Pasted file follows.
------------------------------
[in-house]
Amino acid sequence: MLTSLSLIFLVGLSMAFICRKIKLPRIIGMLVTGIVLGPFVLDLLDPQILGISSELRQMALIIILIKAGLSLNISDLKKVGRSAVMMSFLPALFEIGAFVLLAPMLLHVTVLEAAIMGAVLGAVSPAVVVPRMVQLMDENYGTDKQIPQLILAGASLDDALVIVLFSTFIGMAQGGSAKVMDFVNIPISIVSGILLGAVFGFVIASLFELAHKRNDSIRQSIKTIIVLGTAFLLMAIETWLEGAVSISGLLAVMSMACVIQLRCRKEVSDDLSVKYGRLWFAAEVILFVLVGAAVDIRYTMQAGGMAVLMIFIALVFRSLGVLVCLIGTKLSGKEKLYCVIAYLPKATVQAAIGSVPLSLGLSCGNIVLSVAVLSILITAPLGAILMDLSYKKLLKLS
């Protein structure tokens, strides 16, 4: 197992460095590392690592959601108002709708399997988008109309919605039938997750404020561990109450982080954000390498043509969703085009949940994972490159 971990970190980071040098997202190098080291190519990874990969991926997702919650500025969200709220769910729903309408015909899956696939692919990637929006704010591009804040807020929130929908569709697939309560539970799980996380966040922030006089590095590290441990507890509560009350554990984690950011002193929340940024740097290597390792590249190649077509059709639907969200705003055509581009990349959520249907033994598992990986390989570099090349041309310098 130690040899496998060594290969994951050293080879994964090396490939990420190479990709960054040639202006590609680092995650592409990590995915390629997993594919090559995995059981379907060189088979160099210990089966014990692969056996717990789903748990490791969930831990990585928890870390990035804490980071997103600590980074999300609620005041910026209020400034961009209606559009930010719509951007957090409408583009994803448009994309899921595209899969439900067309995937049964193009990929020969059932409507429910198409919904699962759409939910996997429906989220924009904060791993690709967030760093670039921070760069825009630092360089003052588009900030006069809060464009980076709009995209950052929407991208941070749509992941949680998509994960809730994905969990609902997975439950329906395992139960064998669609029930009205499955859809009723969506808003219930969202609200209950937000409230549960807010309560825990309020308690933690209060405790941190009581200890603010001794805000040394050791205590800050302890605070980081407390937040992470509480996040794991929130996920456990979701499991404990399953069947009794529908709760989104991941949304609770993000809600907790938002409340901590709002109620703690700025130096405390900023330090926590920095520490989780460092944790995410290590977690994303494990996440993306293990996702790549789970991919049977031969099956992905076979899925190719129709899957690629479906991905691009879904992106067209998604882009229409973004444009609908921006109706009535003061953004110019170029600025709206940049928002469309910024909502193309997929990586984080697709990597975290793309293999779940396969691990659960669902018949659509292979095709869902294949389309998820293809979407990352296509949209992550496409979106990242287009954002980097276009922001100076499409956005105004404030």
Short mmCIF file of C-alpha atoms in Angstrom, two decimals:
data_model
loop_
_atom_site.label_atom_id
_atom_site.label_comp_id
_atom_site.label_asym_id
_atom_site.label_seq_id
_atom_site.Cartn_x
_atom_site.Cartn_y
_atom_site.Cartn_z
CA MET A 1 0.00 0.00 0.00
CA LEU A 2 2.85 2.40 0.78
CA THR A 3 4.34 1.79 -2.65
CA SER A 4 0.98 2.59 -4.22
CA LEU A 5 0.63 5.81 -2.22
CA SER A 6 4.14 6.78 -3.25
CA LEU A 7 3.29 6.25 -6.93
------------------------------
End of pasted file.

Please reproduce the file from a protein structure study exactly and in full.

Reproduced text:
[in-house]
Amino acid sequence: MLTSLSLIFLVGLSMAFICRKIKLPRIIGMLVTGIVLGPFVLDLLDPQILGISSELRQMALIIILIKAGLSLNISDLKKVGRSAVMMSFLPALFEIGAFVLLAPMLLHVTVLEAAIMGAVLGAVSPAVVVPRMVQLMDENYGTDKQIPQLILAGASLDDALVIVLFSTFIGMAQGGSAKVMDFVNIPISIVSGILLGAVFGFVIASLFELAHKRNDSIRQSIKTIIVLGTAFLLMAIETWLEGAVSISGLLAVMSMACVIQLRCRKEVSDDLSVKYGRLWFAAEVILFVLVGAAVDIRYTMQAGGMAVLMIFIALVFRSLGVLVCLIGTKLSGKEKLYCVIAYLPKATVQAAIGSVPLSLGLSCGNIVLSVAVLSILITAPLGAILMDLSYKKLLKLS
């Protein structure tokens, strides 16, 4: 197992460095590392690592959601108002709708399997988008109309919605039938997750404020561990109450982080954000390498043509969703085009949940994972490159 971990970190980071040098997202190098080291190519990874990969991926997702919650500025969200709220769910729903309408015909899956696939692919990637929006704010591009804040807020929130929908569709697939309560539970799980996380966040922030006089590095590290441990507890509560009350554990984690950011002193929340940024740097290597390792590249190649077509059709639907969200705003055509581009990349959520249907033994598992990986390989570099090349041309310098 130690040899496998060594290969994951050293080879994964090396490939990420190479990709960054040639202006590609680092995650592409990590995915390629997993594919090559995995059981379907060189088979160099210990089966014990692969056996717990789903748990490791969930831990990585928890870390990035804490980071997103600590980074999300609620005041910026209020400034961009209606559009930010719509951007957090409408583009994803448009994309899921595209899969439900067309995937049964193009990929020969059932409507429910198409919904699962759409939910996997429906989220924009904060791993690709967030760093670039921070760069825009630092360089003052588009900030006069809060464009980076709009995209950052929407991208941070749509992941949680998509994960809730994905969990609902997975439950329906395992139960064998669609029930009205499955859809009723969506808003219930969202609200209950937000409230549960807010309560825990309020308690933690209060405790941190009581200890603010001794805000040394050791205590800050302890605070980081407390937040992470509480996040794991929130996920456990979701499991404990399953069947009794529908709760989104991941949304609770993000809600907790938002409340901590709002109620703690700025130096405390900023330090926590920095520490989780460092944790995410290590977690994303494990996440993306293990996702790549789970991919049977031969099956992905076979899925190719129709899957690629479906991905691009879904992106067209998604882009229409973004444009609908921006109706009535003061953004110019170029600025709206940049928002469309910024909502193309997929990586984080697709990597975290793309293999779940396969691990659960669902018949659509292979095709869902294949389309998820293809979407990352296509949209992550496409979106990242287009954002980097276009922001100076499409956005105004404030």
Short mmCIF file of C-alpha atoms in Angstrom, two decimals:
data_model
loop_
_atom_site.label_atom_id
_atom_site.label_comp_id
_atom_site.label_asym_id
_atom_site.label_seq_id
_atom_site.Cartn_x
_atom_site.Cartn_y
_atom_site.Cartn_z
CA MET A 1 0.00 0.00 0.00
CA LEU A 2 2.85 2.40 0.78
CA THR A 3 4.34 1.79 -2.65
CA SER A 4 0.98 2.59 -4.22
CA LEU A 5 0.63 5.81 -2.22
CA SER A 6 4.14 6.78 -3.25
CA LEU A 7 3.29 6.25 -6.93